The point of this is; we all need a large, untouched, "Emergency Fund" safely stashed somewhere accessible to bail us out when things "Go South".
 

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howie-

Please excuse if I'm not using the forum properly. I have never been on one.
I am a US citizen thinking of retiring to Thailand; am also a bit of a loner, don;t really like condo living (I like a rural setting); like audio/visual (am an audiophile) and am disabled. I'm looking for a rural setting that is safe that I could have full time help, listen to music and movies loud without bothering others, and yet have a small bit of a social life.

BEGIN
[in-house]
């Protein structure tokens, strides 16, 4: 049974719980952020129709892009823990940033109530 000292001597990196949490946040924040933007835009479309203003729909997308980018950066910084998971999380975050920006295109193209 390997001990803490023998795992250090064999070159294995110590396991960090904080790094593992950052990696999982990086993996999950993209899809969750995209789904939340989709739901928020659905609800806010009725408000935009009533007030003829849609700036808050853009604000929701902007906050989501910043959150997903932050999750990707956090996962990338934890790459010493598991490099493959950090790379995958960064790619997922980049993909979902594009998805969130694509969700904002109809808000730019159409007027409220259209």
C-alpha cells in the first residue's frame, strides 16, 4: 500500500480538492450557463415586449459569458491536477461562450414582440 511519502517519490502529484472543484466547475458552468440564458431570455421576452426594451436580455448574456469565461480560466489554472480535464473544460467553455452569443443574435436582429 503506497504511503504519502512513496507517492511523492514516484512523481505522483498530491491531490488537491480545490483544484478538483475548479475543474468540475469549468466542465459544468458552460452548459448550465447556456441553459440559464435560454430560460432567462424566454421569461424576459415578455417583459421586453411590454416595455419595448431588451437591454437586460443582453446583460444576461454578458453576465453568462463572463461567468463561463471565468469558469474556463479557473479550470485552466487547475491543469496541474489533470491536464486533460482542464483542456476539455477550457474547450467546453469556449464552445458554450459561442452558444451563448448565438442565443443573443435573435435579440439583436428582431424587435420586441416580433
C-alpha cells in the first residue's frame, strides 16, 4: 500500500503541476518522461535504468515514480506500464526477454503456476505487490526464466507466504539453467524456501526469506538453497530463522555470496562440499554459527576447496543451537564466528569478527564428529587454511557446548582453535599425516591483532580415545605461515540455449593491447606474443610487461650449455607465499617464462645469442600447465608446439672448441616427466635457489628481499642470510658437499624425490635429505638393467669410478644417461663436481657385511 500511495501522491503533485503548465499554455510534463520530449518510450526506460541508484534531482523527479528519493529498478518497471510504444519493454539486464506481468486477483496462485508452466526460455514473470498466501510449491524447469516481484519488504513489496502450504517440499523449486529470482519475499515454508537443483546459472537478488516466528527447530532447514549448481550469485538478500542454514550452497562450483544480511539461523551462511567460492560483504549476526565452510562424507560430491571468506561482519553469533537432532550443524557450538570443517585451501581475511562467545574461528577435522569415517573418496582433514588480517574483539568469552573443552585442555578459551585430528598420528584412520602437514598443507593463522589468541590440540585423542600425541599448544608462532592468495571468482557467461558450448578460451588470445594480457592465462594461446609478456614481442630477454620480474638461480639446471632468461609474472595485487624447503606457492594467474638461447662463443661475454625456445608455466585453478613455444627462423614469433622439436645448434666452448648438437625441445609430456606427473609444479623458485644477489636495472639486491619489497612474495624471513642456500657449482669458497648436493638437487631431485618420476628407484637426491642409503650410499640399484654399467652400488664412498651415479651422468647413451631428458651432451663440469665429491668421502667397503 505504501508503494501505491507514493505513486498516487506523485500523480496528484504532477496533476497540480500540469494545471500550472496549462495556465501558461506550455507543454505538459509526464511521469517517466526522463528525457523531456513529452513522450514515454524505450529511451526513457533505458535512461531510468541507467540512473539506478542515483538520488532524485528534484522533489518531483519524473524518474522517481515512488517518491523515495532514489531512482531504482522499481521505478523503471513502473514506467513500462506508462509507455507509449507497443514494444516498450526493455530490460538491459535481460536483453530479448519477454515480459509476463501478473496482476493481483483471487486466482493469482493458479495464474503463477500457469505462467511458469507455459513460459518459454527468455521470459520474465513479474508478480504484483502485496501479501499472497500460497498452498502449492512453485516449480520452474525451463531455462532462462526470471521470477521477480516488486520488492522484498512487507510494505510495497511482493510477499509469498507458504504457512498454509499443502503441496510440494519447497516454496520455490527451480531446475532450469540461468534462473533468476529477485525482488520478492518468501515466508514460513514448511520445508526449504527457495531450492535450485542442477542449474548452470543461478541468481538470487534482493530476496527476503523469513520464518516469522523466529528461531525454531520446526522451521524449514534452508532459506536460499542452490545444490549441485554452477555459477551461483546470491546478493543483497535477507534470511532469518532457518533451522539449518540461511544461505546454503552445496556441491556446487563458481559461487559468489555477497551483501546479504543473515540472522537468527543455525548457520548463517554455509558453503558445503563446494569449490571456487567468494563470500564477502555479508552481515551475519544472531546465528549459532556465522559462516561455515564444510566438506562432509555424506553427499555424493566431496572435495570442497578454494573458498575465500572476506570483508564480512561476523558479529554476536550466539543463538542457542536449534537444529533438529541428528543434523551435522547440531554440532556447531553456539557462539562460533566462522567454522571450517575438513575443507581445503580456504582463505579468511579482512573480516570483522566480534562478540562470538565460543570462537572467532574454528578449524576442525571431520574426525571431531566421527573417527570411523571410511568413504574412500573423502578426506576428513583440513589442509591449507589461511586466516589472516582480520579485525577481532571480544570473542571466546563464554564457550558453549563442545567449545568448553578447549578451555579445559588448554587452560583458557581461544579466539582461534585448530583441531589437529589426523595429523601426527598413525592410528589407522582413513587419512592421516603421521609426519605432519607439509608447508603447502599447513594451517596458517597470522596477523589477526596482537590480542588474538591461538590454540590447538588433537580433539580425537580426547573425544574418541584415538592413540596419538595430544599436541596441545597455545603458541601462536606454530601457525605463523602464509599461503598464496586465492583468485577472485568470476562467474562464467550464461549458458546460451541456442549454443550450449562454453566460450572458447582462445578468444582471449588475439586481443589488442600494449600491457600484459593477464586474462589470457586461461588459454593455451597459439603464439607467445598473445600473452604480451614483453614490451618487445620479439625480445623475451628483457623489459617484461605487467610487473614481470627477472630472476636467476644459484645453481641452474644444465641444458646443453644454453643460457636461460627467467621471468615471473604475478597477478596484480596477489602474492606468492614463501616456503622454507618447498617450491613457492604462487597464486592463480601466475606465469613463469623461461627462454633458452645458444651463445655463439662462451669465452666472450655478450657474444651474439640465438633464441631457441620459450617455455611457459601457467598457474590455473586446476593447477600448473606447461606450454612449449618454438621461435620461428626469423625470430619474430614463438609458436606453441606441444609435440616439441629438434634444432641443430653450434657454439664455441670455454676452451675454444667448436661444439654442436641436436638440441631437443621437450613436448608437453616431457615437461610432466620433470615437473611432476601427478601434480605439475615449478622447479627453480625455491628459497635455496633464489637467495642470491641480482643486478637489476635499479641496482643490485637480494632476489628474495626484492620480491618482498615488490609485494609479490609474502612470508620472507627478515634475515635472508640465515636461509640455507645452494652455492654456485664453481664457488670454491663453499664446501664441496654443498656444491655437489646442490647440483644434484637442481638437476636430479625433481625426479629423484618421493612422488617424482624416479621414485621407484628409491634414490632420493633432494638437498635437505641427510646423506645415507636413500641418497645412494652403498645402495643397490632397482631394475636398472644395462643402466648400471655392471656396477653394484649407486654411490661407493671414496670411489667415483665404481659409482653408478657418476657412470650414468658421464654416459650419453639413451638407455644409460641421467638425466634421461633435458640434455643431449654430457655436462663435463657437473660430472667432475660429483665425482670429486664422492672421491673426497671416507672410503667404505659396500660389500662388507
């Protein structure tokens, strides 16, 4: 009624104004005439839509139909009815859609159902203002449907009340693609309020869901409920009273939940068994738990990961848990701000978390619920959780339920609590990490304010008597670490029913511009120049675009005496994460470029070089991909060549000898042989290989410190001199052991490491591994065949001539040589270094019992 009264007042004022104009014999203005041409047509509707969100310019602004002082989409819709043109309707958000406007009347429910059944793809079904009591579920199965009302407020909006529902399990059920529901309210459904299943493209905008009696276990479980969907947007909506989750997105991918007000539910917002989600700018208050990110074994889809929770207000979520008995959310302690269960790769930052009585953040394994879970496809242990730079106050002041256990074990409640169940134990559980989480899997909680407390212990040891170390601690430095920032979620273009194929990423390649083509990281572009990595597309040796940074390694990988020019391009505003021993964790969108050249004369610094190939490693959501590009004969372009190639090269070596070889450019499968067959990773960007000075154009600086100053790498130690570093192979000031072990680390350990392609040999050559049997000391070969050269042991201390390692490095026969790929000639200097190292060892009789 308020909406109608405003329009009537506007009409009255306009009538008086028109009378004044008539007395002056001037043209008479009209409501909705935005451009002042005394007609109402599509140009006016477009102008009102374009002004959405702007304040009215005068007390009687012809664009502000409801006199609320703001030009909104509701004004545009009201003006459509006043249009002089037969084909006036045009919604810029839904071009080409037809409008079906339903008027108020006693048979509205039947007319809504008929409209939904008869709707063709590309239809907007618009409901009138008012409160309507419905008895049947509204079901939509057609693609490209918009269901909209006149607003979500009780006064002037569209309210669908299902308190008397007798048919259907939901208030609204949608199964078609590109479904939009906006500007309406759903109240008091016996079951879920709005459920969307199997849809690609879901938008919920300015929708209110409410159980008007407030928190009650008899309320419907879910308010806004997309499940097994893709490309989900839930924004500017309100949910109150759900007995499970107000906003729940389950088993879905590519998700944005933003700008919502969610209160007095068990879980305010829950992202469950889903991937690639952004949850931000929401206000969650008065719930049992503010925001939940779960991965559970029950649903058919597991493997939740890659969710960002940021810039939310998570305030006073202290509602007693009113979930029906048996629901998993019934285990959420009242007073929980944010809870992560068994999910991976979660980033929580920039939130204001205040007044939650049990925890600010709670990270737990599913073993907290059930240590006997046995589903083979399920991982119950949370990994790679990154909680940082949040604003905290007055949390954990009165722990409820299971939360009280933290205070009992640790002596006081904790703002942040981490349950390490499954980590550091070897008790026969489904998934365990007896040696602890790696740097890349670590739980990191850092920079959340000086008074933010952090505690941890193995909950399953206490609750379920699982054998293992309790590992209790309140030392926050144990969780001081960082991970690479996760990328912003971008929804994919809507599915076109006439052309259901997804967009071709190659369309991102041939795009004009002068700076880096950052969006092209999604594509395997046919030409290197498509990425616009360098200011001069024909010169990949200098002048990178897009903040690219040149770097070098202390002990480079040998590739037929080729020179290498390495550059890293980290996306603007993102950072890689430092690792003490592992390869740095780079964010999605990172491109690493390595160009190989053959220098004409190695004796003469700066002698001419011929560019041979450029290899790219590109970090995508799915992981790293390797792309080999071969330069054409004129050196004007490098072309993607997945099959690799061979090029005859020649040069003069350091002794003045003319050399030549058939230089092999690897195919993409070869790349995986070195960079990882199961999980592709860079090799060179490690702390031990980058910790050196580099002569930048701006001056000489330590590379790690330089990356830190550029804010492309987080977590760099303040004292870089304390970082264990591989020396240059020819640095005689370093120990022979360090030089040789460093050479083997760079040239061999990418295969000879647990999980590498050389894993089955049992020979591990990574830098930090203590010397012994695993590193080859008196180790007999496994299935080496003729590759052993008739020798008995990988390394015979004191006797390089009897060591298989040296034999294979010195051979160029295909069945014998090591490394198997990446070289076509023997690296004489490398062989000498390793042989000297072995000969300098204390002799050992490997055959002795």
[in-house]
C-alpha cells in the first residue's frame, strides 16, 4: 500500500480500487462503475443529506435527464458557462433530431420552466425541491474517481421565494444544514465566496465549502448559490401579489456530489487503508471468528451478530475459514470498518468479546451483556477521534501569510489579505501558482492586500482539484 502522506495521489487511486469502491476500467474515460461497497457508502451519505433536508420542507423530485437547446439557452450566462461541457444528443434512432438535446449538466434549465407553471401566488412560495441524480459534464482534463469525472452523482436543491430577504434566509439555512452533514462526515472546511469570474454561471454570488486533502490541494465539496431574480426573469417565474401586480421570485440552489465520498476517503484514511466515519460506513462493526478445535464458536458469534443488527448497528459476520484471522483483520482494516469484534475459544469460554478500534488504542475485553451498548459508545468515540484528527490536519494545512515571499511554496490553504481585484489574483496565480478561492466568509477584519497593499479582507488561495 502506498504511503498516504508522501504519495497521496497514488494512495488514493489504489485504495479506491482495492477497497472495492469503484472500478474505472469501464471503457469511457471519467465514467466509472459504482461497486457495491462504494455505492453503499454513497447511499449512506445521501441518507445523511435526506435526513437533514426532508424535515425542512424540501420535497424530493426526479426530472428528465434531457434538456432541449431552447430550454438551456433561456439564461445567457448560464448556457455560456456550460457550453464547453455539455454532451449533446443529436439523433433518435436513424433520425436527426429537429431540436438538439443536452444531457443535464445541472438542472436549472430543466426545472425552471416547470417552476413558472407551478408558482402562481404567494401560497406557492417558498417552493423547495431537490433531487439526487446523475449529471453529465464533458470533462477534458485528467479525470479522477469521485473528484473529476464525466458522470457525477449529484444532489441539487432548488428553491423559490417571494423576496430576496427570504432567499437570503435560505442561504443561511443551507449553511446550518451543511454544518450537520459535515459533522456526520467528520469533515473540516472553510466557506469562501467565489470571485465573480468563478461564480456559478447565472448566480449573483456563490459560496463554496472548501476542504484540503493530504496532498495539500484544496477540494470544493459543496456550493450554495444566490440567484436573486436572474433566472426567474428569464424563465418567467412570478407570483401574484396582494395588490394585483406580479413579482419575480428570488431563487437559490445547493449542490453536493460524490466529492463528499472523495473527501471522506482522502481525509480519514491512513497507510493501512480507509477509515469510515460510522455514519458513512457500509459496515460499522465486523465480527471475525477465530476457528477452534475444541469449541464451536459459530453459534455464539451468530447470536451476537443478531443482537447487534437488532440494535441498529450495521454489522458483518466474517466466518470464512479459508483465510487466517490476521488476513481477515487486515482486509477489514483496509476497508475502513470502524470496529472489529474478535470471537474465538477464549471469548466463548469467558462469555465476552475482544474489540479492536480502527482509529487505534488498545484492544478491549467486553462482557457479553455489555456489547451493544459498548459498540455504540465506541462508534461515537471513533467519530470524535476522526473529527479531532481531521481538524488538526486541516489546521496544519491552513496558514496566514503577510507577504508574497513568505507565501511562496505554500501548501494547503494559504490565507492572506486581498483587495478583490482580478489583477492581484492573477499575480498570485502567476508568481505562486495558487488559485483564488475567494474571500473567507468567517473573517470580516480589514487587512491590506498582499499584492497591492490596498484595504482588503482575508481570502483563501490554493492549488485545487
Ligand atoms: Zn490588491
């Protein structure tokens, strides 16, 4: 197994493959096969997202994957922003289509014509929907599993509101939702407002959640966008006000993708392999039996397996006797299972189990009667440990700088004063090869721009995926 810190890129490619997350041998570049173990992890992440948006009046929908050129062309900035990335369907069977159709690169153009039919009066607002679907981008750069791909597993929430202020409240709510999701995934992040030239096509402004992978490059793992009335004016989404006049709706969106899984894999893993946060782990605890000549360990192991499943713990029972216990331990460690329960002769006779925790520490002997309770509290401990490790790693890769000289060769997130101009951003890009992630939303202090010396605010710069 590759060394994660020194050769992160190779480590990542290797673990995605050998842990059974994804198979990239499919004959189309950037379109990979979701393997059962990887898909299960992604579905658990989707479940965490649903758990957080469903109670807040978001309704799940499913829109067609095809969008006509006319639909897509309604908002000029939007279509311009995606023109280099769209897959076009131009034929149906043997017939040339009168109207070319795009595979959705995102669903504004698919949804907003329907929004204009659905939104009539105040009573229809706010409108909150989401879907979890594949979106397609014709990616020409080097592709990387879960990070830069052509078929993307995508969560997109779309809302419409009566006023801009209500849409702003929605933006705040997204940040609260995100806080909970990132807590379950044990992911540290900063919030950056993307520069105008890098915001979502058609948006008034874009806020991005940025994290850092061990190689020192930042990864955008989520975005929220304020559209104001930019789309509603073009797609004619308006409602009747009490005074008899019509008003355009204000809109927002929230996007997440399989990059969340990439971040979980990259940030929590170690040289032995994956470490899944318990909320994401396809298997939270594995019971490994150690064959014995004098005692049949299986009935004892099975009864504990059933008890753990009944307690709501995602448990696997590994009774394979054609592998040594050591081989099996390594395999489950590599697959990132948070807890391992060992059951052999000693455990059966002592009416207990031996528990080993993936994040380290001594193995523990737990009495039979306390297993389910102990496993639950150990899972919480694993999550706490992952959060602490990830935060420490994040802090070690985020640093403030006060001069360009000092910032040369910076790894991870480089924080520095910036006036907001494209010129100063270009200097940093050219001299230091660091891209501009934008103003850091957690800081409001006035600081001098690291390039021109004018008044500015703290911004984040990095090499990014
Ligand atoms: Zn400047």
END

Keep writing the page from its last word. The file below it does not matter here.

I know this is not an answer to your question, but I am new to forums, am single (divorced), 10 years older than you (and computer illiterate) and I need guidance; I have never travelled. Been on Maui all my life. Also need to know if I can bring my cat to Thailand-odd, maybe, but I promised our Higher power to care for her when I rescued her from the brink when abandoned at birth; been 10 yrs now. The reason=the US no longer cares for older, disabled people in a respectable manner. They take your possessions (all assets), stick you in a horrid (been in two places) "Nursing Home" and "warehouse" you with 3 others to a "room" with NO personal possessions, NO privacy, they UNDERtreat you, and you just wait to fade away! That's not for me, who used to be very active. Now am not, thanks to modern medical mis-haps. I also need access to healthcare, mostly pain management and intestinal care, including possible further surgery, and then also the usual "getting older" issues. I would be essentially house-bound, depending on pain management (I can do much more when pain is adequately managed), and could share a (large) home with someone "on the move" that needs the home base looked after when gone, being active. I can afford to keep a home and full time help (but NOT in America!). Do you have any words of advice for me?